A team of U.K. researchers has developed a mathematical equation to identify signals in the human brain that explain why self-esteem goes up and down when we learn other people’s judgments of us.
Scientists learned that self-esteem is influenced not only by our perception of the way people think of us, but also by our expectations of whether they will like us or not.
University College of London investigators believe the model may help to predict when people are at risk of psychiatric disorders.
The study appears in the scientific journal eLife.
“Low self-esteem is a vulnerability factor for numerous psychiatric problems including eating disorders, anxiety disorders, and depression. In this study, we identified exactly what happens in the brain when self-esteem goes up and down,” said the study’s lead author, Dr. Geert-Jan Will.
“We hope that these findings inform our understanding of how mental health problems develop, which may ultimately improve diagnostic tools and treatments,” he said.
For the study, 40 healthy participants did a social evaluation task while in an MRI scanner. After uploading a profile to an online database, they received feedback, ostensibly given by 184 strangers (actually an algorithm), in the form of a thumbs-up (like) or thumbs-down (dislike).
The “strangers” were in different groups so that participants learned to expect positive feedback from some groups of raters, and negative feedback from other groups. After every two to three trials, participants reported on their self-esteem at that moment.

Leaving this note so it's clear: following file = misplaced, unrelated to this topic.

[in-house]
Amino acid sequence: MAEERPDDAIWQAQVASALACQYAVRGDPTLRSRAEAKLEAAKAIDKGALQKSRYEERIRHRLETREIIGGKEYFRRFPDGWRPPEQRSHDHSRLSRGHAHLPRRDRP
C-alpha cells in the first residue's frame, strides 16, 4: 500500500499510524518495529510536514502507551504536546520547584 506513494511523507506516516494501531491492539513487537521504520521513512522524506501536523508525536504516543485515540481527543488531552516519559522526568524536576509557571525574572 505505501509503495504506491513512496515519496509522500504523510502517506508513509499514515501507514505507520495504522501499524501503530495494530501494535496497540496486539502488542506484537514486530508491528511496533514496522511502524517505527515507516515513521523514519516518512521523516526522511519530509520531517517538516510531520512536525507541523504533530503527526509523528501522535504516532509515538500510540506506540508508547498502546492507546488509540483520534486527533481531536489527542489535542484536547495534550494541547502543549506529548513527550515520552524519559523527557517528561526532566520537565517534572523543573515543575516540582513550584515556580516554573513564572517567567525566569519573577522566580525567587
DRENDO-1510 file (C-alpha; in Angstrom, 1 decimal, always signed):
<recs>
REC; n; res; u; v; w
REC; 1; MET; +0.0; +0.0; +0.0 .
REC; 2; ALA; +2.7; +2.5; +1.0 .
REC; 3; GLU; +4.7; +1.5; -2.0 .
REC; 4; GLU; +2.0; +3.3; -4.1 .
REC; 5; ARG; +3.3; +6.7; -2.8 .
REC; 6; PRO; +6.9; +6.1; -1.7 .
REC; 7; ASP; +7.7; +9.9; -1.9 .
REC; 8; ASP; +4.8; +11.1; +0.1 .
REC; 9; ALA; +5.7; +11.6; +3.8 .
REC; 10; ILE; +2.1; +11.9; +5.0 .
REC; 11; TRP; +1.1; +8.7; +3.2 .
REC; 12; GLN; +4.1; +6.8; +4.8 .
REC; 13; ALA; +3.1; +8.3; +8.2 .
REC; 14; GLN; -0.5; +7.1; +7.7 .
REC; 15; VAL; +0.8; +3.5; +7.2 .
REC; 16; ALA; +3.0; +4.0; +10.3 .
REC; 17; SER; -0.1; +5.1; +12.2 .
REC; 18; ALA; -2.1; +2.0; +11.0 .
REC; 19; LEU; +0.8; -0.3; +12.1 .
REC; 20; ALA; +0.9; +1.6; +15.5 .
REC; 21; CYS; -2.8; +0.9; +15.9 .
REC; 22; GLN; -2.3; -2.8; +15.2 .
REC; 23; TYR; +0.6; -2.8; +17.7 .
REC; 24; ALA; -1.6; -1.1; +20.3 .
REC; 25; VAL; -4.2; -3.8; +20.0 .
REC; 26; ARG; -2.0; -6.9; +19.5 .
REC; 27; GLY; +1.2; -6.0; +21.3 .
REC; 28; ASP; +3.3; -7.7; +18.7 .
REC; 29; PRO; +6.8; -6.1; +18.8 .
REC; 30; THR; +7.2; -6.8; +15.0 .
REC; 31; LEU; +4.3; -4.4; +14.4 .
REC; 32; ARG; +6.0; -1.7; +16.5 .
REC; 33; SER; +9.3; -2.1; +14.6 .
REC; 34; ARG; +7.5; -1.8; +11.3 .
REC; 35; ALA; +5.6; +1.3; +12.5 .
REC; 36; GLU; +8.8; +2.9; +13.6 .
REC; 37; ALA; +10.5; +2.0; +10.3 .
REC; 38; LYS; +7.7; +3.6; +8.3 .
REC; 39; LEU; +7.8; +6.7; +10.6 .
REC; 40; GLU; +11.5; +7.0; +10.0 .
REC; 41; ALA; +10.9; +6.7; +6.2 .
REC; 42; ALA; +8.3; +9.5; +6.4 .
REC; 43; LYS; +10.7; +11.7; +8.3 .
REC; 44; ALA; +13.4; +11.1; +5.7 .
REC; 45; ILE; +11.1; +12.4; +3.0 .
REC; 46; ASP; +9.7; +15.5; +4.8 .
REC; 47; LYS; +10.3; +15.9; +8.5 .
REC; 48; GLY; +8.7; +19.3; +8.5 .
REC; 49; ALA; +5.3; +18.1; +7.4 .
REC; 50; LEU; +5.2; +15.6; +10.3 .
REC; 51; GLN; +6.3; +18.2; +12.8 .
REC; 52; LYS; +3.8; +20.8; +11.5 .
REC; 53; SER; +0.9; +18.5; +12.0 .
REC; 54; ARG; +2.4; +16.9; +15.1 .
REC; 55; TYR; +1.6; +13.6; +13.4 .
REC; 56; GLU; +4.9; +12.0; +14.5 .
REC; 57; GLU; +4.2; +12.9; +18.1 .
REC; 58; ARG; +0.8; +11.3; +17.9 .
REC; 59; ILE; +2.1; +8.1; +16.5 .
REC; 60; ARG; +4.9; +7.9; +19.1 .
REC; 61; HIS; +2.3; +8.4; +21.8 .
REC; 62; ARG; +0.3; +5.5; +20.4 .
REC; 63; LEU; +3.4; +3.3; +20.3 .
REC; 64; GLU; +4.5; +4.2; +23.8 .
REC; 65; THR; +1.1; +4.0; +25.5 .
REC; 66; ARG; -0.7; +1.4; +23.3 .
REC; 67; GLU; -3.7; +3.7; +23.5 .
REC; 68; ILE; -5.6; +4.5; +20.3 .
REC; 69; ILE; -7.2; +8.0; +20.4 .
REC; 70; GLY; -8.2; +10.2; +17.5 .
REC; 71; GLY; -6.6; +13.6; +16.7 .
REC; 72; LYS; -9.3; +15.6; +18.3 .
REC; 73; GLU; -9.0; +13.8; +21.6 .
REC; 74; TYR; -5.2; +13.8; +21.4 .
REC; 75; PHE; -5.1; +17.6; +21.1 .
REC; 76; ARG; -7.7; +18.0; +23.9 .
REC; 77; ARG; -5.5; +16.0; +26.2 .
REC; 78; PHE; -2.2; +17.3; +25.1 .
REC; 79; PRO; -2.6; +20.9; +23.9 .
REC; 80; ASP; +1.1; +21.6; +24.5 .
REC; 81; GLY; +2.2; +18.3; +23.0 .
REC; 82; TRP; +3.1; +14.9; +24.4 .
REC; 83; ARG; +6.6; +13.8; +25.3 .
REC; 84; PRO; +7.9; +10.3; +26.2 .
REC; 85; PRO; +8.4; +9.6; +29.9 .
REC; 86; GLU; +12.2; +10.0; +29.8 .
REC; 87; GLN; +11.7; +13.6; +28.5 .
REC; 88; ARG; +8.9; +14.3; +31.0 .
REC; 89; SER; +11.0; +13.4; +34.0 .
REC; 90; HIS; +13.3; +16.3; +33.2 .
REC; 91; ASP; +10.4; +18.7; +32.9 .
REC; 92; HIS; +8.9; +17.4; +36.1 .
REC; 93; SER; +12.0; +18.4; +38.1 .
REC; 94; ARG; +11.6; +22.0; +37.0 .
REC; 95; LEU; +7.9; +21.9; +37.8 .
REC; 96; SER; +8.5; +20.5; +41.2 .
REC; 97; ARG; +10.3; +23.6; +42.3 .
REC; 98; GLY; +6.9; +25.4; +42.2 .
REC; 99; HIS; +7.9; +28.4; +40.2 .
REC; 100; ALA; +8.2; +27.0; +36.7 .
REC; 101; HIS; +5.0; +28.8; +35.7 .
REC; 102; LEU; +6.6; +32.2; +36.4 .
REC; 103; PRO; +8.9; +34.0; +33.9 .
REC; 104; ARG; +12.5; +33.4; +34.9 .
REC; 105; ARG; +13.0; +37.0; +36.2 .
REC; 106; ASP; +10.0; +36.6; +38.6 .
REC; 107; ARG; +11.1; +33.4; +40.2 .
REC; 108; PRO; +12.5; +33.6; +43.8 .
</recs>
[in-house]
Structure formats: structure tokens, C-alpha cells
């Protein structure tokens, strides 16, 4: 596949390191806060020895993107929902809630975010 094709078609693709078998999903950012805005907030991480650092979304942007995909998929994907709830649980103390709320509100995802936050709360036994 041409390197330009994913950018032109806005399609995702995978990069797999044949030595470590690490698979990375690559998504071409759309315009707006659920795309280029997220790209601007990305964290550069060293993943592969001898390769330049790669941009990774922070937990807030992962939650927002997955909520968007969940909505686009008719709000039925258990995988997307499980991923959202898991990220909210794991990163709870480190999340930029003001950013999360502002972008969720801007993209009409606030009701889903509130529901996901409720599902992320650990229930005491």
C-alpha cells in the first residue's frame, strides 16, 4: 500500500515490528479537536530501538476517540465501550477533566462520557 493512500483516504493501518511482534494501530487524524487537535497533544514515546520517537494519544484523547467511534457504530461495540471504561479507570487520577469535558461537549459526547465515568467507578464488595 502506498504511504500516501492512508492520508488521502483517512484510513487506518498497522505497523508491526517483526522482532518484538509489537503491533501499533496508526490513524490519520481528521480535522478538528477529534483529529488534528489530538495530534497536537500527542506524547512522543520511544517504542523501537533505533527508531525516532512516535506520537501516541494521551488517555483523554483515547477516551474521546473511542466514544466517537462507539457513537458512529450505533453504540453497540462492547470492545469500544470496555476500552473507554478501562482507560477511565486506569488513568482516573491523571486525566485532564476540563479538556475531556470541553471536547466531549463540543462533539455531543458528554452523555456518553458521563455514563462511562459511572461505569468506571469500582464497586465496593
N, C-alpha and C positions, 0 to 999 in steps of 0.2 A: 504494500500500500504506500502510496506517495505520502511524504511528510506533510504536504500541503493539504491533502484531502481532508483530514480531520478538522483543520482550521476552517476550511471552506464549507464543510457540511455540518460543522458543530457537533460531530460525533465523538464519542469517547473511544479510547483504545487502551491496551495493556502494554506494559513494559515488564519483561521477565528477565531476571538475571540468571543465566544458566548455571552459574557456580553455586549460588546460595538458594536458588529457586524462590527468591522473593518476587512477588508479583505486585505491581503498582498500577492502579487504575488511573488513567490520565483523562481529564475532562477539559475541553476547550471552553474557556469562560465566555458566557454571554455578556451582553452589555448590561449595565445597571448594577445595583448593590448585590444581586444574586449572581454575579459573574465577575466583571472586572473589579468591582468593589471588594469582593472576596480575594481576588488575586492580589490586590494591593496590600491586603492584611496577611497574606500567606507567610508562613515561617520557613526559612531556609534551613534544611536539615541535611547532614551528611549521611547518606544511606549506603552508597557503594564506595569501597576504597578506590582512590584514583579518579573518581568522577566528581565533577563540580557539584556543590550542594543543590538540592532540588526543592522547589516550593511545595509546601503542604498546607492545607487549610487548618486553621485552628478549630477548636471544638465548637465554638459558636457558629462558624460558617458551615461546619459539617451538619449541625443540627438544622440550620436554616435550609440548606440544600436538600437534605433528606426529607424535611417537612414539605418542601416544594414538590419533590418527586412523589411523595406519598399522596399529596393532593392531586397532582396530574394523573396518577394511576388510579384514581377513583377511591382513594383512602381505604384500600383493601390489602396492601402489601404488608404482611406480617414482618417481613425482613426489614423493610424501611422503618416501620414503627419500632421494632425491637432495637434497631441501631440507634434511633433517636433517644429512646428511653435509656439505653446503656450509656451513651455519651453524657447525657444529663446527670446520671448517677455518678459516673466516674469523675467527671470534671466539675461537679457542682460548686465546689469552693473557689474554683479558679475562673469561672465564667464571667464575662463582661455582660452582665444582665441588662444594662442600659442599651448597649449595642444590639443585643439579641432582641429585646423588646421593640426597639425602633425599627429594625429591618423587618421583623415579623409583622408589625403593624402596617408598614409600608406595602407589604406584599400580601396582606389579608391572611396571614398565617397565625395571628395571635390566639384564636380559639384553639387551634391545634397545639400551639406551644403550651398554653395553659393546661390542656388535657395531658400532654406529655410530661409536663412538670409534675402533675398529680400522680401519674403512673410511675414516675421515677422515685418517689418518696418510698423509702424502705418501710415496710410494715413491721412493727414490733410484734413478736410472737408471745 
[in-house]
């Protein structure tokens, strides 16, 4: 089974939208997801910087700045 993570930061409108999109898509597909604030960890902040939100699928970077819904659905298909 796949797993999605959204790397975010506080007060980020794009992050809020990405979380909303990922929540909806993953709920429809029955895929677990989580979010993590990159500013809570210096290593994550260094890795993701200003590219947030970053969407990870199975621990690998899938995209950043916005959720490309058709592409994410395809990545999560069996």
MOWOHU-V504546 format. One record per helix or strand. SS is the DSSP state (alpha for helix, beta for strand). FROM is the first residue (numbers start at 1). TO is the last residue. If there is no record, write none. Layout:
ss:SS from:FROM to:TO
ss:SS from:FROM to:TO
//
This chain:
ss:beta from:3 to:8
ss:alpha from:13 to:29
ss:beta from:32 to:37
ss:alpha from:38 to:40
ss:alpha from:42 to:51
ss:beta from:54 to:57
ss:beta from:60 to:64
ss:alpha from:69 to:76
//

Participants expected to be liked by “strangers” in the groups that mostly gave positive feedback, so when they received a thumbs-down from a person in that group, their self-esteem took a hit. These social prediction errors — the difference between expected and received feedback — were key for determining self-esteem.
“We found that self-esteem changes were guided not only by whether other people like you, but were especially dependent on whether you expected to be liked,” Dr Will said.
The research team developed a model of the neural processes at play when appraisals impact self-esteem, finding that social prediction errors and changes in self-esteem resulting from these errors were tied to activity in parts of the brain important for learning and valuation.
The researchers then combined their computational model with clinical questionnaires to explore the neural mechanisms underlying vulnerability to mental health problems.
They found that people who had greater fluctuations in self-esteem during the task also had lower self-esteem more generally and reported more symptoms of depression and anxiety.
People in this group showed increased prediction error responses in a part of the brain called the insula, which was strongly coupled to activity in the part of the prefrontal cortex that explained changes in self-esteem.
This finding is important as the researchers hypothesize this pattern of neural activity could be a neurobiological marker that confers increased risk for a range of common mental health problems.
“By combining our mathematical equation for self-esteem with brain scans in people as they found out whether other people liked them, we identified a possible marker for vulnerability to mental health problems. We hope these tools can be used to improve diagnostics, enabling mental health professionals to make more specific diagnoses and targeted treatments,” said Dr. Robb Rutledge.
The authors are continuing their line of work by studying people with particularly low self-esteem, and plan to follow up by studying people diagnosed with psychiatric disorders.
Source: University College London